Friday Fiction: 100 Word Challenge

Friday Fiction: 100 Word Challenge

Friday Fiction: 100 Word Challenge

A hint of danger, a swirl of smoke and mystery. Are you up to the challenge of writing noir in 100 words?

Let me start with a story —

She was at the bar, dress the color of arterial blood, mahogany hair so rich a man would do anything to see it fanned out across a pillow.

I’m one of those men.

Like the dead man I had just left.

She picked up the tumbler swallowing the amber liquid without a flinch.

Scotch. Neat. I think I’m in love.


“Ma’am, you don’t seem to be too broken up.”

She snapped open a small clutch, pulling out a monogrammed hankie to dab at her eyes now starting to water.


Seems the Gates of Hell are perfumed with Shalimar.


Now, your turn.

Written by

  • It was awful as coffee goes, but hot wetness in his mouth sufficed for the moment, and the mechanics of drinking excused from making eye contact as unthinkable thoughts tried to form into words.

    “It must be bad,” she offered across the table, sensing the struggle, “you hate coffee.”

    The sipping was done but still he looked down.

    “I have to break a promise,” came the words-somehow harsh and foreign though in his own voice.

    “Not the first time,” came the hurt but sympathetic reply.

    “No” he allowed, finally looked up, meeting her eyes with frightening resolve, “But the last.”

  • Dave says:

    Well, damnit-all-to-hell. Here I am holding up this wall at 2am all because I read her book. She told me not to, and practically dared me to.

    “Finished!” she said as she tossed the book on the table. “Two years’ work collected into six inches of triple-spaced, single-sided, one-inch-margined pages. Pages! Who does pages these days?”

    “Now can I read it, Sam?” I asked.

    “I wouldn’t if I were you,” Sam replied, her smile extra wide.

    So, I read it, all of it: “Quantum Mechanics And The Female Orgasm.” Dear lord, the implications if true! I’m so going to hell.

  • Bob Rich says:

    I didn’t think I needed a drink until I saw the sign that said Bar.

    She was a short one. So I ordered a tall one, and proceeded to tell her some lies.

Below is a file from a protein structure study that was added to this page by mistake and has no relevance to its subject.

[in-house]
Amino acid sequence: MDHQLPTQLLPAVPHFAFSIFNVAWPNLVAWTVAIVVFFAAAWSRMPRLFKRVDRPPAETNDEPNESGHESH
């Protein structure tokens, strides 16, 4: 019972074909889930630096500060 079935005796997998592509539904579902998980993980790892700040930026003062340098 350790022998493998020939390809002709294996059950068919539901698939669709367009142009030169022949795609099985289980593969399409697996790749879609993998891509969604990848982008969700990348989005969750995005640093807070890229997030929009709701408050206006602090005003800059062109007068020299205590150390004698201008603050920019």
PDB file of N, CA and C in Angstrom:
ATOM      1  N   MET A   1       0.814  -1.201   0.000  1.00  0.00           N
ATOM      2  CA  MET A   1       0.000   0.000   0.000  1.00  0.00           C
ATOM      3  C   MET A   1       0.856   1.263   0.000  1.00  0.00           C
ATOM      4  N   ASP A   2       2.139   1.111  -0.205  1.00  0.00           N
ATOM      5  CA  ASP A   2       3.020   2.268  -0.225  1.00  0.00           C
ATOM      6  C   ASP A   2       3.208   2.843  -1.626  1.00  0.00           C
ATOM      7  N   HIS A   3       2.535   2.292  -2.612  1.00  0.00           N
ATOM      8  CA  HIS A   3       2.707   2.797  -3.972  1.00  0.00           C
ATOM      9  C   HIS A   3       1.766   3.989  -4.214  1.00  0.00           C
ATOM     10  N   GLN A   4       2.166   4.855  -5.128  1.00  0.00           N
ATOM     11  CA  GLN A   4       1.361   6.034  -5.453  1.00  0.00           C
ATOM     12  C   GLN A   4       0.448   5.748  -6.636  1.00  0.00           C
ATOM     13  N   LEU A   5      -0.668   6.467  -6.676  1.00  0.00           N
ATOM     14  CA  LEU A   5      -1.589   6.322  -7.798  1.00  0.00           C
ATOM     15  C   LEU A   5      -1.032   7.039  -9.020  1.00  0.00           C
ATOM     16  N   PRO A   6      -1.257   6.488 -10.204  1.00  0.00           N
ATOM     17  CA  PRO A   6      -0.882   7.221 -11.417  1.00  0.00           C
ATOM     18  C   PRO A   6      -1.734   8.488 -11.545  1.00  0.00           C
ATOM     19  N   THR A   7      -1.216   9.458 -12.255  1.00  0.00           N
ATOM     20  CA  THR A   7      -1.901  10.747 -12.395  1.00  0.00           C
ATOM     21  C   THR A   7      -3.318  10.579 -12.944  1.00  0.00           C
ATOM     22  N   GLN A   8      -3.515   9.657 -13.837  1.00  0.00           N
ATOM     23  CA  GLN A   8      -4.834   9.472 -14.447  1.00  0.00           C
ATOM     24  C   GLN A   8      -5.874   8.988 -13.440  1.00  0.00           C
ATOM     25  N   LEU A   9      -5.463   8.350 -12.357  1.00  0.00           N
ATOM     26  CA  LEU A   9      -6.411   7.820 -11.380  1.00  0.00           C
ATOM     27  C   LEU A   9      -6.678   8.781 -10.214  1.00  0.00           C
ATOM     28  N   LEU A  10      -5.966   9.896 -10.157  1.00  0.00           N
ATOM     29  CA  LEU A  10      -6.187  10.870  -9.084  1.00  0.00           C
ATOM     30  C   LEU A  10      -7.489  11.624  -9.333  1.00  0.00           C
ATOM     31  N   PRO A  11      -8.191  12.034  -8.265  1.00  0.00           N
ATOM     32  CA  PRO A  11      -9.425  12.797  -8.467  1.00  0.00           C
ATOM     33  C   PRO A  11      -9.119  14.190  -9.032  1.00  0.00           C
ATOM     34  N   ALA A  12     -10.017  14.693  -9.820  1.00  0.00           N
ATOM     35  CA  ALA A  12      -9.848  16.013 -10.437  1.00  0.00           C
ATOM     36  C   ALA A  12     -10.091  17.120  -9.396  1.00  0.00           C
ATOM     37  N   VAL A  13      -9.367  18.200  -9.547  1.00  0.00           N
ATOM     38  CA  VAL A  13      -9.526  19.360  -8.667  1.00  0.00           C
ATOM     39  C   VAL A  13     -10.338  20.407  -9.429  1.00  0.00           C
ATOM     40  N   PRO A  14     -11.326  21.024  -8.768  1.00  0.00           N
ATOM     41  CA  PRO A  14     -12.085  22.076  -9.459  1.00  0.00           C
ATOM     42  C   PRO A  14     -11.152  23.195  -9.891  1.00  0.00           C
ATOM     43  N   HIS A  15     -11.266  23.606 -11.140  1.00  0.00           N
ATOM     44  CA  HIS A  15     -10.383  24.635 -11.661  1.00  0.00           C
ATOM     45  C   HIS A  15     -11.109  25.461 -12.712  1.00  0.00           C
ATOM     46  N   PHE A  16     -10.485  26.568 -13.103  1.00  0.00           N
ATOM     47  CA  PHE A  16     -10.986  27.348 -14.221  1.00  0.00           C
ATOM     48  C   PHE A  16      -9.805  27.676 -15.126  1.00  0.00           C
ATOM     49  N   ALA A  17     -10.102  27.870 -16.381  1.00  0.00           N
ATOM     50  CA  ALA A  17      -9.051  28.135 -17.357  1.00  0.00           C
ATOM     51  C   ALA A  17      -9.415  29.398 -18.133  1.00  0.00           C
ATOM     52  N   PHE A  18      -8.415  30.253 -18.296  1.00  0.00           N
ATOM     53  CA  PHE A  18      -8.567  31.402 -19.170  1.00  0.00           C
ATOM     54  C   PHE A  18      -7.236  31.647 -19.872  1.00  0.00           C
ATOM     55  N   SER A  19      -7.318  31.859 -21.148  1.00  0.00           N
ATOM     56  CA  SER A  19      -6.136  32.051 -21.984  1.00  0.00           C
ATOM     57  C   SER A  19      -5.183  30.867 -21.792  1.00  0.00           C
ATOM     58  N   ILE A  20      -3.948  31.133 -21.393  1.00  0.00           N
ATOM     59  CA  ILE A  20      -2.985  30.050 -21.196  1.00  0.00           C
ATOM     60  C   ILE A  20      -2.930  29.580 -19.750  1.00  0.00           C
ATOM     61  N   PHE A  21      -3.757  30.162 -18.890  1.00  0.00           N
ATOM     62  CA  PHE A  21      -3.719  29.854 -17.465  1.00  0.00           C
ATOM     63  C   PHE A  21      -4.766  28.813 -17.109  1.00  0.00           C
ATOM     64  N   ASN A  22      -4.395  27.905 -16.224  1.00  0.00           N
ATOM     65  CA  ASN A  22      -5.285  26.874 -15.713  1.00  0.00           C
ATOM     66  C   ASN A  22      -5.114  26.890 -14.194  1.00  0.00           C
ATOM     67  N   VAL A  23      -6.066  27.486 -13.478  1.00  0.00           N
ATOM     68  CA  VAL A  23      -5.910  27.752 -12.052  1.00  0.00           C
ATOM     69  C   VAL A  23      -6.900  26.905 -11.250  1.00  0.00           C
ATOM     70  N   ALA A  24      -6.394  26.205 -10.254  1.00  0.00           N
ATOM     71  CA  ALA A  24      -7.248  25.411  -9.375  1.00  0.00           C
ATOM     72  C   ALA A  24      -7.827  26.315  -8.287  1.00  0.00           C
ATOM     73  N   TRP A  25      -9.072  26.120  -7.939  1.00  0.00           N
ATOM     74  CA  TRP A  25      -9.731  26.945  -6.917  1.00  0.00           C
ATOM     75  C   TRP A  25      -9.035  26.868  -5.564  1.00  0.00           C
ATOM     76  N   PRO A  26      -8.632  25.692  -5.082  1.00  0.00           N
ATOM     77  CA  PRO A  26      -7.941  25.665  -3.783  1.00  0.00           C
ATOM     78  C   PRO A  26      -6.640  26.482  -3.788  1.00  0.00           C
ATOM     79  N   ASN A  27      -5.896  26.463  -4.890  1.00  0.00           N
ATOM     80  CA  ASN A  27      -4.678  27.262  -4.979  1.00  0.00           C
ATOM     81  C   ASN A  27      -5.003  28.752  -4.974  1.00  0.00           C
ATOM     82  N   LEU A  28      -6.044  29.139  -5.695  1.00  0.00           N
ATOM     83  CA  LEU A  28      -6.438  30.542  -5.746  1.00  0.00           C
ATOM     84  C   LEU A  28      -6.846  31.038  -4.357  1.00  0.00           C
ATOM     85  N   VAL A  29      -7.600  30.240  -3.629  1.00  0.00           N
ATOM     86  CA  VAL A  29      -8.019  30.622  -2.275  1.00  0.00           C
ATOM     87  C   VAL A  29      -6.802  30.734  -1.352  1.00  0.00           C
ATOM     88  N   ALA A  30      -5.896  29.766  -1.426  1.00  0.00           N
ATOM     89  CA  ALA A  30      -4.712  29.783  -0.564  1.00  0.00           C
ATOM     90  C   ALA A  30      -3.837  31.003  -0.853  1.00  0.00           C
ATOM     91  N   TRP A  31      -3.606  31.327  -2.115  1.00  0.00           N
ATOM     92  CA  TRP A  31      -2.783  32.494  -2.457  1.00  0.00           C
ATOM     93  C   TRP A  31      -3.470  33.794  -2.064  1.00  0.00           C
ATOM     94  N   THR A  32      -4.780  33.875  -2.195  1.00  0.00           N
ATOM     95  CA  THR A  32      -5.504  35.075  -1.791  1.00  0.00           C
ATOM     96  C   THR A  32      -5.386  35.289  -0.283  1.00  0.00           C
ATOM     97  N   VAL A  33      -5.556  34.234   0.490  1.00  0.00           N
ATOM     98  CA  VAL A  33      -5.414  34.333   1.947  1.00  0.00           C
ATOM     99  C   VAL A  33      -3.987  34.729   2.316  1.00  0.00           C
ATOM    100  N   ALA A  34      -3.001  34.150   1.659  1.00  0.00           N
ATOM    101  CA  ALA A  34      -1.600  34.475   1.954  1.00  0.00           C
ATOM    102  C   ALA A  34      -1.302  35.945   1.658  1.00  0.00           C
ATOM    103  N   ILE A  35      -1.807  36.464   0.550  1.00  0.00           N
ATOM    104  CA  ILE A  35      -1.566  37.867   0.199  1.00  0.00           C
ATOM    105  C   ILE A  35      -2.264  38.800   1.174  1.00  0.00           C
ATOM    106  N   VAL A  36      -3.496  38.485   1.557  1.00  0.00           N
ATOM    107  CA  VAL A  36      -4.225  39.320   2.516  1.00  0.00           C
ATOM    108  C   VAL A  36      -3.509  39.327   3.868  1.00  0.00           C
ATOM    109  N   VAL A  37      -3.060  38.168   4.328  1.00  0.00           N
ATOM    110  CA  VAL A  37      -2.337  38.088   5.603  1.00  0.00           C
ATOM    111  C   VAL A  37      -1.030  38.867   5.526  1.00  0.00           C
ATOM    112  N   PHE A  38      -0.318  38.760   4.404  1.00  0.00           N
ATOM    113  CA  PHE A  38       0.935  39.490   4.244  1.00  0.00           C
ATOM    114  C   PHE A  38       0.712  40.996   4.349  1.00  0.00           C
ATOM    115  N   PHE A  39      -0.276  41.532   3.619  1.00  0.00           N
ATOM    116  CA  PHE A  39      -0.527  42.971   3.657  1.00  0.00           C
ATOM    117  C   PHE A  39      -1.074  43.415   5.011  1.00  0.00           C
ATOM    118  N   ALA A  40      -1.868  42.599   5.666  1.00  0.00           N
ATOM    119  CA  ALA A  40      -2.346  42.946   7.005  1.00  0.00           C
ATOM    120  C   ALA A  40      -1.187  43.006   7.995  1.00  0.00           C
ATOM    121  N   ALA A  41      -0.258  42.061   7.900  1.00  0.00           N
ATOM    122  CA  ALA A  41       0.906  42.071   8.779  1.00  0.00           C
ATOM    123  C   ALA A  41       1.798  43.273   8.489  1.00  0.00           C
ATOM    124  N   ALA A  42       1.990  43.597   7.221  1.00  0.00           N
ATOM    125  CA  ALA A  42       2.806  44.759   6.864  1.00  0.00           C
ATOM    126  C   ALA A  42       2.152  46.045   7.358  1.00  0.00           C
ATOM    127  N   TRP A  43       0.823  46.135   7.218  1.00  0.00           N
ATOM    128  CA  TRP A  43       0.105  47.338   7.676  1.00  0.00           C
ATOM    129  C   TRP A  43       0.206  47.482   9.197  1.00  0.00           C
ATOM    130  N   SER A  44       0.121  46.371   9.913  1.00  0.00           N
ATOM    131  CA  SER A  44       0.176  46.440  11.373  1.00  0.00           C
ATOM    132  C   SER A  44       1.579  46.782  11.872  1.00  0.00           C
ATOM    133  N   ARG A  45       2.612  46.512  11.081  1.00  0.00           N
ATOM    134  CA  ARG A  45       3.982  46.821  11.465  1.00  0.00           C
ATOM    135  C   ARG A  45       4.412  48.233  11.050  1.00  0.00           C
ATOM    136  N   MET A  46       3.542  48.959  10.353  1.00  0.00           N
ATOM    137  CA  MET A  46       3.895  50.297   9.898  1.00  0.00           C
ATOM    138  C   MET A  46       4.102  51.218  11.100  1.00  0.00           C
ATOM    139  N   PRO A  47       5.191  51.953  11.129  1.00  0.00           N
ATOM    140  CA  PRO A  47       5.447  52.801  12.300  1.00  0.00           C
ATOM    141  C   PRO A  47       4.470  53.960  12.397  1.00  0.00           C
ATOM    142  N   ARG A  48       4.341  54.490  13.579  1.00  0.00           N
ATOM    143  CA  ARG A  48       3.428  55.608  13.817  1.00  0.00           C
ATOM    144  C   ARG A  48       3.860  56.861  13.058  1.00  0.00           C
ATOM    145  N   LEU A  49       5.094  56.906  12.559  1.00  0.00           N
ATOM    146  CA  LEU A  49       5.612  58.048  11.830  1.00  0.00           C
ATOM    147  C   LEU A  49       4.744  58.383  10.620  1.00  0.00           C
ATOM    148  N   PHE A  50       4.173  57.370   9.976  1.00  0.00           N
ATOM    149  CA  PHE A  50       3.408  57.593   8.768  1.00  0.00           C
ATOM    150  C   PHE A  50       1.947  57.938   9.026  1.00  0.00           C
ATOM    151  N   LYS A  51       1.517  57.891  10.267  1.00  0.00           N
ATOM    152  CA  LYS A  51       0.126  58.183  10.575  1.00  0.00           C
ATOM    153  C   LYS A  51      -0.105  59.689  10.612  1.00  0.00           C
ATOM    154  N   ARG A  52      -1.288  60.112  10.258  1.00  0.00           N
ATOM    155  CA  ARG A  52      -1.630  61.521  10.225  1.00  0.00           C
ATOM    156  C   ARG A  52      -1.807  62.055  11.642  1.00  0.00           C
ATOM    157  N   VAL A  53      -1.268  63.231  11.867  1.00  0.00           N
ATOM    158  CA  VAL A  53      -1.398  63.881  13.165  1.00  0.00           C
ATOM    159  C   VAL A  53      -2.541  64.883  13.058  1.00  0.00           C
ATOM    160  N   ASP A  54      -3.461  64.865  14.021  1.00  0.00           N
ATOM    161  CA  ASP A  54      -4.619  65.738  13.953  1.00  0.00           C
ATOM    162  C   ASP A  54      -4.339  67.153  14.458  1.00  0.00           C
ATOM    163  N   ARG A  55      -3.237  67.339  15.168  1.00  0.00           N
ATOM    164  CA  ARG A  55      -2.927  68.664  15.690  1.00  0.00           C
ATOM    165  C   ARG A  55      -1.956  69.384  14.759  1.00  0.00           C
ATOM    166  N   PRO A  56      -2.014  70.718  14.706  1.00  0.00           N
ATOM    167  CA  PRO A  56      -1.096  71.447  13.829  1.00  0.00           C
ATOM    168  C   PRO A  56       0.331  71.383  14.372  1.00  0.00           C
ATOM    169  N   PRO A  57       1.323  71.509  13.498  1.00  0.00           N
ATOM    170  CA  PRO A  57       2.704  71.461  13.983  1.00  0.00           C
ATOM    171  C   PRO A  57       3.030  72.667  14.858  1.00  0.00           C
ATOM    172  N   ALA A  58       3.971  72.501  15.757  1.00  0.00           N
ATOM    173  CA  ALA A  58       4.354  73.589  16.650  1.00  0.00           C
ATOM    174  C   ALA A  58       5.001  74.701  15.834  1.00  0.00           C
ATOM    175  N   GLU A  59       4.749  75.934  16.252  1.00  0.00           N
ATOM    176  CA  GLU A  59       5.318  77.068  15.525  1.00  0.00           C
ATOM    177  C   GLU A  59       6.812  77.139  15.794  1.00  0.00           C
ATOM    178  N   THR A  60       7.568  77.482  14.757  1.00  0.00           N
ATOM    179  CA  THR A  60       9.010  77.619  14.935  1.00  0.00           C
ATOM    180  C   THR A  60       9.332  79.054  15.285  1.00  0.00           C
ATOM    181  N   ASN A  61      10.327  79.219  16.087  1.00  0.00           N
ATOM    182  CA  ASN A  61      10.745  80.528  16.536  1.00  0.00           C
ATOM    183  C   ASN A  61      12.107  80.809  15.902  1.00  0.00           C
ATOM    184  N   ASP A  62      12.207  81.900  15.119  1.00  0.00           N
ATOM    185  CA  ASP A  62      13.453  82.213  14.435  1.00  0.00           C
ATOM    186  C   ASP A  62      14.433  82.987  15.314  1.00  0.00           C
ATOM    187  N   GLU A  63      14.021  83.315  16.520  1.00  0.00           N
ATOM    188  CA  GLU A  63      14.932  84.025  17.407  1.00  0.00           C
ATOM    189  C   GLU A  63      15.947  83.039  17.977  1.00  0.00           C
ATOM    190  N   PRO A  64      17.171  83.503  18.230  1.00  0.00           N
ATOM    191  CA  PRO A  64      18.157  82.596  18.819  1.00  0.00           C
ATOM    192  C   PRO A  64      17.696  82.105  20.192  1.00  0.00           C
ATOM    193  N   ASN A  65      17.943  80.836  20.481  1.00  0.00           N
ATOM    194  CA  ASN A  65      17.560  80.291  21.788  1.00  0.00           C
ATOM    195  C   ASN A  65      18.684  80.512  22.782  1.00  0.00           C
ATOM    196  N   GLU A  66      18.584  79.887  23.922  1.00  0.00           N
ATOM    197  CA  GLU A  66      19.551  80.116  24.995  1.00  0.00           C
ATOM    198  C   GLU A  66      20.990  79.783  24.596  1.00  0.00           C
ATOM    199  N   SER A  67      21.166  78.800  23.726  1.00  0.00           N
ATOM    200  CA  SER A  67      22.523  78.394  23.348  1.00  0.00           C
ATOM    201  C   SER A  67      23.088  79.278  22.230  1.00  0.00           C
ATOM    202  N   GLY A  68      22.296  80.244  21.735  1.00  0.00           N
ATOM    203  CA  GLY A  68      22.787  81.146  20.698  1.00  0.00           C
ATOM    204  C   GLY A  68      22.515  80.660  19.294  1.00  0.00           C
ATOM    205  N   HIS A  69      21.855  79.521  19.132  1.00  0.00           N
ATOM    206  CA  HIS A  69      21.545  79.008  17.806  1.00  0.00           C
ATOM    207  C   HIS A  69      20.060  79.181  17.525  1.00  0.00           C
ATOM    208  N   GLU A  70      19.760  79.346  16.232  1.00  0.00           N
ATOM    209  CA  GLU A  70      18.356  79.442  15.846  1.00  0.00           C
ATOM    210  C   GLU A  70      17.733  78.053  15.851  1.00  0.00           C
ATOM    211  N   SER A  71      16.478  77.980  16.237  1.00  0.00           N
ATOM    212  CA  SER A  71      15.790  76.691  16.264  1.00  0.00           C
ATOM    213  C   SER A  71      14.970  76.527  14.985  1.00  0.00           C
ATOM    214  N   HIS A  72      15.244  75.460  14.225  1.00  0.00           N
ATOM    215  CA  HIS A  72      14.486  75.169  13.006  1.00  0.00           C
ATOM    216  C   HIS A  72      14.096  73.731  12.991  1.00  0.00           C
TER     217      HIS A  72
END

So practiced we were at this dance, as the boredom wore on we missed our cues and slurred our lines until mercifully as the chairs were being tactfully stacked, with what dignity we could summon we went our ways without so much as a “Let’s do it again.”

    But we would. Of course we would. There’s always a sign that says Bar not so very far away.

  • Steven Fletcher says:

    It was a nice watch, given to him by his grandfather. He stood in the alley looking at the watch and waiting for the big man to exit the door of the bar. Standing, waiting – “killing time” is what he called it.

    “Killing time”. The phrase seemed appropriate considering how he made his living. ” Killing time” was fast approaching. “Killing time” should happen around 8:00 o’clock. He shrugged his shoulders and pulled his hat low across his face.

    Yes, it was a mighty fine watch. He stood in the darkness waiting for the door to open. Standing, waiting, killing time.

  • Andrew says:

    She wore red lacquered lips above and black flats below, but her left hand wore a gun. They were all pointed at me.

    “It’s a nice night to die. Don’t you agree, Mr. Bond?”

    Her black eyes maintained their vigil. Men would kill for eyes like that.

    I opened my palm. The black onyx ring shone like the glare of the sun on an oily windshield. “The Professor is interested in this ring’s brother,” I said. “Perhaps you should take me to him.”

    “There are many places I can take you, Mr. Bond.”

  • guinspen says:

    **** “I am the Big Shot.

    You heard me right the first time, name of bachelor Johnny Cool.
    Occupation: big shot. Occupation at the moment: just having fun.

    What a party that was, the drinks were loaded and so were the dolls.
    I narrowed my eyes and poured a stiff Manhattan, then I saw… Hotsy!
    What a dame, a big bountiful babe, in the region of 48-23-38. One hell of a region.

    She had the hottest lips since Hiroshima, I had to stand back for fear of being burned.
    ‘Whisky-wow-wow,’ I breathed; she was dressed as Biffo the Bear…” ****

    “Big Shot”

  • Frank says:

    It was profoundly painful, not physically, but emotionally and spiritually, to feel the effect of what mattered more than anything, that had ever mattered to any created soul, eternal loss. How does one bare a burden that cannot be shared or even explained with any significance to another, or find solace in a world that is not concerned with anything eternal? A burden too heavy at times to carry, a burden that is relentless in its penetrating agony, a burden that can only be relieved by God alone. Is it at all possible with mercy, that this too will pass?

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